Courtesy Valerie Calac
Gil Calac, Paiute Vietnam War Veteran

Natives Lead All Star Cast of Veterans at MLB Midsummer Classic

Richard Walker


It will arguably be the greatest meeting of heroes on a baseball field in recent memory.

Seventy of baseball’s best players will be joined by 30 veterans and service members – among them a Navajo Code Talker and a Paiute advocate for Vietnam War veterans – at the 2013 All-Star Game July 16 at Citi Field in New York.

The veterans and service members were selected for recognition by online votes in the “Tribute for Heroes” campaign sponsored by Major League Baseball and People magazine. The 30 were selected from among 90 finalists; voting was from June 9-30. Each honoree was selected by fans to represent a team.

David E. Patterson Sr. 90, of Rio Rancho, New Mexico, was selected by fans to represent the Los Angeles Dodgers. Patterson “is among an elite group of Marines who helped create the only unbroken code in modern military history,” People magazine wrote of Patterson.

“As one of the Navajo Code Talkers, David and other Navajos coded and decoded classified military dispatches during [World War II] using a code derived from their Native tongue. The Code Talkers took part in every Marine assault, from Guadalcanal in 1942 to Okinawa in 1945, including the Marshall Islands, Kwajalein, Iwo Jima, and Saipan, and doubtless helped win the war.

“After he was discharged, David, now 90, went to college in Oklahoma and New Mexico, becoming a social worker. He married and raised his family on the reservation in Shiprock, New Mexico, and worked for the Navajo Nation's Division of Social Services until retiring in 1987. He was awarded the Silver Congressional Medal of Honor in 2001 and up until last year volunteered in a Shiprock school on the Navajo Reservation as a foster grandparent.”

Gil Calac, Paiute, of White Swan on the Yakama Nation reservation, was selected by fans to represent the San Francisco Giants. Calac “has done much for veterans since he served in Vietnam and received the Bronze Star for meritorious service,” People magazine wrote.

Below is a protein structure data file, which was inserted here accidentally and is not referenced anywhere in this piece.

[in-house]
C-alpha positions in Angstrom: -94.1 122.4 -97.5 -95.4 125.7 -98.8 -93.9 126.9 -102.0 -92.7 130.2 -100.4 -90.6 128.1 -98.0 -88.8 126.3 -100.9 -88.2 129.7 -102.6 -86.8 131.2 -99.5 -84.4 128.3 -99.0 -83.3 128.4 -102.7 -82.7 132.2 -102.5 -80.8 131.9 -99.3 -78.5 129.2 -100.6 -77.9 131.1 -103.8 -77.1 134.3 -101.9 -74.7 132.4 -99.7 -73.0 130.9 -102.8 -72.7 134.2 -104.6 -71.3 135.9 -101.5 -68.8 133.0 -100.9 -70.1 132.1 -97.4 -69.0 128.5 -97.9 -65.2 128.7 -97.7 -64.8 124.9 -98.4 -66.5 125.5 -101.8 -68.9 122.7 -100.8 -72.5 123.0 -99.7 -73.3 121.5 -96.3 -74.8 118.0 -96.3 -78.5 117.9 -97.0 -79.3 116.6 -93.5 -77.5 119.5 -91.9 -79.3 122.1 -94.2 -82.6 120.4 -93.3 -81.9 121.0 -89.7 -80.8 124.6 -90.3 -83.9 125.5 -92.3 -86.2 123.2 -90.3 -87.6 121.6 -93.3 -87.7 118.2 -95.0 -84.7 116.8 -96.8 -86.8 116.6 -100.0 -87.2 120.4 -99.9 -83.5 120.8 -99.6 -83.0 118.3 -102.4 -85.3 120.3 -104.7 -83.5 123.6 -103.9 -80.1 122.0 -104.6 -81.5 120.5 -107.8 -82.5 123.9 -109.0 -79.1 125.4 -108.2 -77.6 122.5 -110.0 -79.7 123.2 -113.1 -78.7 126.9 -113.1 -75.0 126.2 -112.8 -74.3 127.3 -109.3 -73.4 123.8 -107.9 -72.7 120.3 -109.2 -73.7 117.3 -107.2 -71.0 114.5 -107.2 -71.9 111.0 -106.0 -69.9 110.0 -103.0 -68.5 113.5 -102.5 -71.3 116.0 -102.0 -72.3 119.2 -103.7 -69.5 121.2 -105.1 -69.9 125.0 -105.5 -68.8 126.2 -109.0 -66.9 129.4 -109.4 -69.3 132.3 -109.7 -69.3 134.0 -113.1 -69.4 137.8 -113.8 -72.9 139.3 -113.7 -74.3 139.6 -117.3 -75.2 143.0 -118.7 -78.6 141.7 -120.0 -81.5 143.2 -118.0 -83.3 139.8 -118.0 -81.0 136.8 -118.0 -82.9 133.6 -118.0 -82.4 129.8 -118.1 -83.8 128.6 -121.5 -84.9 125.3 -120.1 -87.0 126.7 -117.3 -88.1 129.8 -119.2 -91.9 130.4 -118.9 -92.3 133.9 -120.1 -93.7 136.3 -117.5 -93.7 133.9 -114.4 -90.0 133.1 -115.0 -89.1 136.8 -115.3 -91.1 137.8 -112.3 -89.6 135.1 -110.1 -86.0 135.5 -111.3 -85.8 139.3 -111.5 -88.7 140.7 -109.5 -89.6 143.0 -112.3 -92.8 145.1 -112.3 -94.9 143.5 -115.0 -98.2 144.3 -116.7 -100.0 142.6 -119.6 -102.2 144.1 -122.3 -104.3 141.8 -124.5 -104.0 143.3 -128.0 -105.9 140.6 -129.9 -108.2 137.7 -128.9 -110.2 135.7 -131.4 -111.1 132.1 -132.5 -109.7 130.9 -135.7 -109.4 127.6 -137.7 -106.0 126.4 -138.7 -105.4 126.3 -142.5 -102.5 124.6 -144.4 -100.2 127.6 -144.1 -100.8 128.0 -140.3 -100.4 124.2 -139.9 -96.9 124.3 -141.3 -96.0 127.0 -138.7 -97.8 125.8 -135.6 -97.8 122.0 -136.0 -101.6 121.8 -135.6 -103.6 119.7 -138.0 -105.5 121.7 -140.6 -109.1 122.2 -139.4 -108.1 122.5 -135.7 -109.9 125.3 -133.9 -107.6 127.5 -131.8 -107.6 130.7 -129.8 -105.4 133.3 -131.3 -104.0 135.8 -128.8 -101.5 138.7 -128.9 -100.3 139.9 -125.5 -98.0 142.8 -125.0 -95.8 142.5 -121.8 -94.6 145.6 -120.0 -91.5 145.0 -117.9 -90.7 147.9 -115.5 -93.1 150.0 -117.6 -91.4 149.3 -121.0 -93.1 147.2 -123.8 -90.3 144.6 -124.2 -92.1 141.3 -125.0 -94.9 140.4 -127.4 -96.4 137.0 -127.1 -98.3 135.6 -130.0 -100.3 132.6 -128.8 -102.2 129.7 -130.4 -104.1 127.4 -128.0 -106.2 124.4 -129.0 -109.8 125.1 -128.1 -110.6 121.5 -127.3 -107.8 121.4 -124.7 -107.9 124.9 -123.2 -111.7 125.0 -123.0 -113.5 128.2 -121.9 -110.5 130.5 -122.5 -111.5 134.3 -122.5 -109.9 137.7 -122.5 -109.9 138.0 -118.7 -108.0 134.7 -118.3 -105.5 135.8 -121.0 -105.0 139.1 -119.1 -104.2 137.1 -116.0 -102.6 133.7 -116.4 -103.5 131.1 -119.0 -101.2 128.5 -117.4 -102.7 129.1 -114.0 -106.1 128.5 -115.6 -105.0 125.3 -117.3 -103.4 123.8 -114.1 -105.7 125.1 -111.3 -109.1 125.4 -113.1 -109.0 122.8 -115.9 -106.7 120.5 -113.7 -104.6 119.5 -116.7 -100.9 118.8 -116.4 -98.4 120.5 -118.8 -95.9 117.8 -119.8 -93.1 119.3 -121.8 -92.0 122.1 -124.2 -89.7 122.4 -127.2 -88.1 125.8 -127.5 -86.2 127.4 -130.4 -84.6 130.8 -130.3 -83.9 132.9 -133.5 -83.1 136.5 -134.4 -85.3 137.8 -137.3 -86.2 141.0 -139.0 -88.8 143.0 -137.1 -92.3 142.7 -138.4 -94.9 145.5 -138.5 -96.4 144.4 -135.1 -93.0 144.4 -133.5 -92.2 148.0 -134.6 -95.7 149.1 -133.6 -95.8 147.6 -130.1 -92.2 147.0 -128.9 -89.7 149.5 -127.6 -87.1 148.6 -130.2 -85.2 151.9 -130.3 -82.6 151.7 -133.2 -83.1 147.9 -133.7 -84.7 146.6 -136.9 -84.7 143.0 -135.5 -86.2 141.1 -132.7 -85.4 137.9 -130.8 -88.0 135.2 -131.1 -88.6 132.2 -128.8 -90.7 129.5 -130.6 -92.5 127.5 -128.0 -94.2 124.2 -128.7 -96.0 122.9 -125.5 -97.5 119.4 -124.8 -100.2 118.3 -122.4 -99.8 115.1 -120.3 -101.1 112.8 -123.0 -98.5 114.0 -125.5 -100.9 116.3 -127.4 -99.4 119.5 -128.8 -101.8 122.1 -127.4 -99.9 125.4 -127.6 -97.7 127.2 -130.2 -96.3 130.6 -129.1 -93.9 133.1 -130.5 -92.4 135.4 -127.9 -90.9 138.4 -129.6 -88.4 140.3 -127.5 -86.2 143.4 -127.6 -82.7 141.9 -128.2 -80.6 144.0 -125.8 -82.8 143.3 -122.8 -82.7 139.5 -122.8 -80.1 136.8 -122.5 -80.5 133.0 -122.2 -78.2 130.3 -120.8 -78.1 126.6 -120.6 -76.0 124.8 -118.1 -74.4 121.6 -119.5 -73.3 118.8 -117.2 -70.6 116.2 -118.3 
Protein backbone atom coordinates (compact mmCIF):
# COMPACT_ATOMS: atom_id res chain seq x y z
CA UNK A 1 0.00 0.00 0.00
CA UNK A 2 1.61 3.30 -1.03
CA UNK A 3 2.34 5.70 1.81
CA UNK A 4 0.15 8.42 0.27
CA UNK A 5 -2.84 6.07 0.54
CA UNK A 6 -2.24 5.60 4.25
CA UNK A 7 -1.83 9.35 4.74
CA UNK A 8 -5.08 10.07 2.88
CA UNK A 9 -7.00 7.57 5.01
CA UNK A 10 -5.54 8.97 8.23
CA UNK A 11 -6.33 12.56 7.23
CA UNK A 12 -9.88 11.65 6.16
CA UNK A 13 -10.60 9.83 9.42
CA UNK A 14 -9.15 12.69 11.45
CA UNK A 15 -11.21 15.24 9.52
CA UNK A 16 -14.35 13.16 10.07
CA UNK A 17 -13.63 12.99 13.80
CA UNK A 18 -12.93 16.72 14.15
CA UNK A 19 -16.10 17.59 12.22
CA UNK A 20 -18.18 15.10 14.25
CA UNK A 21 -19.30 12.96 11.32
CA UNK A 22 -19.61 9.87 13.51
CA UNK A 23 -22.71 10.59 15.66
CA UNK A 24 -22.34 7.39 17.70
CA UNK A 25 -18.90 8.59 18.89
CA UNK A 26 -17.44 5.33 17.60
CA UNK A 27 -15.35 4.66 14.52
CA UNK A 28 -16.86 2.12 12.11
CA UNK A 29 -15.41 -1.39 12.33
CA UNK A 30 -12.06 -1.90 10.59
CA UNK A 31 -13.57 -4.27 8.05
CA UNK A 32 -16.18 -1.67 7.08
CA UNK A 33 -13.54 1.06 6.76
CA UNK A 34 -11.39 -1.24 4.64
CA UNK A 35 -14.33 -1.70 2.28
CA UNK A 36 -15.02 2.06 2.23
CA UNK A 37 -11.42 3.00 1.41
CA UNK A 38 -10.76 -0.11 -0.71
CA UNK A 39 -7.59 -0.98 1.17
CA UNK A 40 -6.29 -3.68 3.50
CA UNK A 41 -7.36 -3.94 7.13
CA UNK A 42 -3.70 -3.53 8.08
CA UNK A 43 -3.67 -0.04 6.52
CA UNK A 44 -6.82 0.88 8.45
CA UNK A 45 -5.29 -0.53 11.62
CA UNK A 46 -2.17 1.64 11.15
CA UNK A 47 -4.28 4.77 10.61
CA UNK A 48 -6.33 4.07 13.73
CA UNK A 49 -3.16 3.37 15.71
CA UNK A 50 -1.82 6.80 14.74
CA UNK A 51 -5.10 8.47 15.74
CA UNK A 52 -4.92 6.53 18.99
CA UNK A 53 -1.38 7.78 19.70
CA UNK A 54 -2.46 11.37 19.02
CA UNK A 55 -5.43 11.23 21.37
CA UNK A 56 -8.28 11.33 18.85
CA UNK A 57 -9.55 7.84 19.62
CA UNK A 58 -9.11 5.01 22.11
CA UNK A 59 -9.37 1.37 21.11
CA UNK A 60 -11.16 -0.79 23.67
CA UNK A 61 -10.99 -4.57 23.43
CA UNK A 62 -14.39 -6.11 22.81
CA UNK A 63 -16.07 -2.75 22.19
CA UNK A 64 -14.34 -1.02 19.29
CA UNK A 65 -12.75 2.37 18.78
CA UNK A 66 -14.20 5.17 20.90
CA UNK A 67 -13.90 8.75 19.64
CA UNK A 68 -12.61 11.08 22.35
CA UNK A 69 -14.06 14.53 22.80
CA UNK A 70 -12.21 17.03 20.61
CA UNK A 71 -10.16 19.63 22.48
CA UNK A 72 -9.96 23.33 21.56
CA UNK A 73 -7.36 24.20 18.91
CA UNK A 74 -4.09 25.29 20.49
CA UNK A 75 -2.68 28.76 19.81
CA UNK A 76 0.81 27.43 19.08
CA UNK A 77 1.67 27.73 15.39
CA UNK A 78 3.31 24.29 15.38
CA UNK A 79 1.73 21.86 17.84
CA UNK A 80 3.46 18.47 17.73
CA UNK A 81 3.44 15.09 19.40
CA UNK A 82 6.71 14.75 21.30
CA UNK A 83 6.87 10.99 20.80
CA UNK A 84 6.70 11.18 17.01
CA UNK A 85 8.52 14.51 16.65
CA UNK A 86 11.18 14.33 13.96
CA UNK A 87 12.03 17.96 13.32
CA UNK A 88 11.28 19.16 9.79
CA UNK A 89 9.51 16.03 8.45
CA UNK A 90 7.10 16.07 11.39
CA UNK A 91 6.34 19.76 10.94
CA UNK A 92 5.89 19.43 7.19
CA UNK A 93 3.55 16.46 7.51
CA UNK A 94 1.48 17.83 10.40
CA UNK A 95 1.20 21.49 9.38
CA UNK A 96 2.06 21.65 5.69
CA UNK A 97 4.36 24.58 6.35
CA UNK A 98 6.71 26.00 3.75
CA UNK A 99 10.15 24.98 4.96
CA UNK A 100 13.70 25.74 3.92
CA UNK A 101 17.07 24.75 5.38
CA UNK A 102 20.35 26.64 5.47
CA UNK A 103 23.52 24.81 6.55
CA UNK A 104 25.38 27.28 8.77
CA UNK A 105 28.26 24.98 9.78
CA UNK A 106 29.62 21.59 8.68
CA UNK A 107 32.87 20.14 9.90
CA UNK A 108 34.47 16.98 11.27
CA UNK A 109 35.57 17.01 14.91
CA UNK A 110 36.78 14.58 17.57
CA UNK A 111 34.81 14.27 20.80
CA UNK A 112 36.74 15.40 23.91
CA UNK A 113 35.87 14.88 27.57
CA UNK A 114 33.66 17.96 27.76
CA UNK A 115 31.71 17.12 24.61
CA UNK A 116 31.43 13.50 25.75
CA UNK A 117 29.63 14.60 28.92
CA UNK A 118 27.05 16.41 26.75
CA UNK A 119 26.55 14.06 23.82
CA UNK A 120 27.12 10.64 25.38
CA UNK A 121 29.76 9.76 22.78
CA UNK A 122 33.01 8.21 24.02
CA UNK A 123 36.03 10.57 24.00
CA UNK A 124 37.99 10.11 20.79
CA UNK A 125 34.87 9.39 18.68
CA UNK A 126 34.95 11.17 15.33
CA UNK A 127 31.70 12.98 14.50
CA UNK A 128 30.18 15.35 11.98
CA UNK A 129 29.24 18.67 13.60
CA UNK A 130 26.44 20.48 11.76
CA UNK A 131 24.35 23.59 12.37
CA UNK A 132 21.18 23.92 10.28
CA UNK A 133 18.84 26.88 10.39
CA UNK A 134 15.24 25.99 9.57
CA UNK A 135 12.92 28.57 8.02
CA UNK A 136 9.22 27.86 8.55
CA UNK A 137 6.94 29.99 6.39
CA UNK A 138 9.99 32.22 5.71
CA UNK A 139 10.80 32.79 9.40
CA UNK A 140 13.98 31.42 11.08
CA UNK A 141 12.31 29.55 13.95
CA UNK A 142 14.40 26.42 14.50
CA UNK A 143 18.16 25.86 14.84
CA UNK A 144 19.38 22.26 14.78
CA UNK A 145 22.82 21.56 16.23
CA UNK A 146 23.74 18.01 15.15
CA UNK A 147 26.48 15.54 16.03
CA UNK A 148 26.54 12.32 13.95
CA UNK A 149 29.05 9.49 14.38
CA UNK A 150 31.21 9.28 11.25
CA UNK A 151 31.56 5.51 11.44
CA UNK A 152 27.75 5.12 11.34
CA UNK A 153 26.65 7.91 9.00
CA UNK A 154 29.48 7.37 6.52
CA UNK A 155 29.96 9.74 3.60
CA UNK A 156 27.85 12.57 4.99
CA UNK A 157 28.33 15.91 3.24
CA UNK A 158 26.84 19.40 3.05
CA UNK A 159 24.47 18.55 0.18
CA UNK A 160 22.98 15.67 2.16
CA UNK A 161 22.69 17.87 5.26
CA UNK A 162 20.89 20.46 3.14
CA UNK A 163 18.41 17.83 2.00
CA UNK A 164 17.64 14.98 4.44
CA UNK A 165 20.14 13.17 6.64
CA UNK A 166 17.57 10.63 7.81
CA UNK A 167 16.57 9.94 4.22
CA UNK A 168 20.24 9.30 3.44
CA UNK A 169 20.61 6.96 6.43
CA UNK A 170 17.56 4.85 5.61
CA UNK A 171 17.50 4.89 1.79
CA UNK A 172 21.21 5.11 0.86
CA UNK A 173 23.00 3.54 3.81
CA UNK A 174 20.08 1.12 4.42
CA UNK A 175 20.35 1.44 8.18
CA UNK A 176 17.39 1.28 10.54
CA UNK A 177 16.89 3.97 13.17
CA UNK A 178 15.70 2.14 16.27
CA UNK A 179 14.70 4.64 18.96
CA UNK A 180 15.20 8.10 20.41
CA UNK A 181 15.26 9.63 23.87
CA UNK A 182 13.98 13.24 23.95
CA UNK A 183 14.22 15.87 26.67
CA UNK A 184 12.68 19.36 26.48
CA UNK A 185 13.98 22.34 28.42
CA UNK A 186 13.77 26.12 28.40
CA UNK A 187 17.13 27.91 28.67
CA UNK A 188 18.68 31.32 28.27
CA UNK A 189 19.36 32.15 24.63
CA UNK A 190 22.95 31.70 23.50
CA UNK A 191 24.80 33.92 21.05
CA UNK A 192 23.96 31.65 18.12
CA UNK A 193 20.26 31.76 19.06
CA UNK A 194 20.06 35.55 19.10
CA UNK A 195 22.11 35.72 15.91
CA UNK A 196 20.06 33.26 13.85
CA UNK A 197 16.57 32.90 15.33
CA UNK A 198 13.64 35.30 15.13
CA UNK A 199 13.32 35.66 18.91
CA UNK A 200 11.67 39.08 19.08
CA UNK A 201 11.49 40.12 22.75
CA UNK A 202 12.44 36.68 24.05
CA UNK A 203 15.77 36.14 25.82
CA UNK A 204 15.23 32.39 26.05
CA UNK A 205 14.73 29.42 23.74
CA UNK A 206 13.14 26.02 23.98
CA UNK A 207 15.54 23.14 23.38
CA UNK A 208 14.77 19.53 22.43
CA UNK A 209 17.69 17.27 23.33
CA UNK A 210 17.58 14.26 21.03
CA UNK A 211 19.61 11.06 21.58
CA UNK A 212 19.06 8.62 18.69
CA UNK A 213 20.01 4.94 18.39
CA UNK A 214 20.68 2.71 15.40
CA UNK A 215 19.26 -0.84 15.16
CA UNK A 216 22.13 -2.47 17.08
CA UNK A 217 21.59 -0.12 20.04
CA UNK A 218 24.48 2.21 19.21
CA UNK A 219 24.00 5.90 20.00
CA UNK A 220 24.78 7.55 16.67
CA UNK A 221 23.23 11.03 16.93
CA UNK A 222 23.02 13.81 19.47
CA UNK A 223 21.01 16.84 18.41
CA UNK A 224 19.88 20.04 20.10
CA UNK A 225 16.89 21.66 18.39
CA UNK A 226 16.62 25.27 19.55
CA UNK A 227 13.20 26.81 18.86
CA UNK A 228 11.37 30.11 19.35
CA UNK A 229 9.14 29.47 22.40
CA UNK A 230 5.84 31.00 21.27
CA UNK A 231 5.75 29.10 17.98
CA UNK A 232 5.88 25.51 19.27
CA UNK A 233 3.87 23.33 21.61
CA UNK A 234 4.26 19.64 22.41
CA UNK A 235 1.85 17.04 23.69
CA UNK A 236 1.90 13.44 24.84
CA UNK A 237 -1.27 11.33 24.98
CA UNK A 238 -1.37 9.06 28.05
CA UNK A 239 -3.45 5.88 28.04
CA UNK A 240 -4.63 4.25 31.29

“Calac, a member of the Paiute/Mission tribe of Susanville, California, and his wife, Valerie, a member of the Yakama Nation, live on the Yakama Indian Reservation. Before retiring, Calac worked as the Center Director of Fort Simcoe Job Corps Center. He is also a member and cultural leader of the Yakama Warriors Association, a veterans organization. As an honor guard member, he participates in flag ceremonies and burials of deceased veterans.

“Calac was instrumental in getting a Vietnam Veterans Day proclaimed in Washington state, working for months with [state] Representative Norm Johnson. Now each year, March 30 is Welcome Home Vietnam Veterans Day.”

Other honorees include combat and war-injured veterans who became inspirational speakers, mentors, Paralympic athletes, or advocates working on behalf of combat veterans.

Calac, Patterson and the honorees receive a private tour of the 9/11 Memorial and Museum, a VIP reception during the All-Star Red Carpet Show presented by Chevrolet, and honoring at a pre-game ceremony. The game and pre-game festivities will be televised nationally on FOX and broadcast on ESPN Radio.

In a note to Indian Country Today Media Network before he headed to New York, Calac expressed his thanks to all who voted.

The "Tribute For Heroes" campaign is part of Welcome Back Veterans, an initiative of Major League Baseball and the Robert R. McCormick Foundation, which addresses the needs of veterans after they return from service. According to, Major League Baseball has committed more than $23 million in grants to hospitals and clinics that provide post-traumatic stress disorder and traumatic brain injury treatment to veterans and their families. Partners in Welcome Back Veterans include the Department of Defense, the Veterans Administration, and the following hospitals: Massachusetts General Hospital in Boston, Stanford University Department of Psychiatry, University of Michigan Depression Center in Ann Arbor, Michigan, Weill-Cornell Department of Psychiatry in New York, and medical centers at Duke University, Emory University, Rush University, and UCLA.

Major League Baseball and People magazine recruited a guest panel to help select the 90 finalists for online voting. Panel members included retired Army generals Peter W. Chiarelli and General John M. "Jack" Keane, and MLB players Jonny Gomes of the Boston Red Sox, Chase Headley of the San Diego Padres, Craig Stammen of the Washington Nationals, Nick Swisher of the Cleveland Indians, Justin Verlander of the Detroit Tigers, Brad Ziegler of the Arizona Diamondbacks, and Barry Zito of the San Francisco Giants.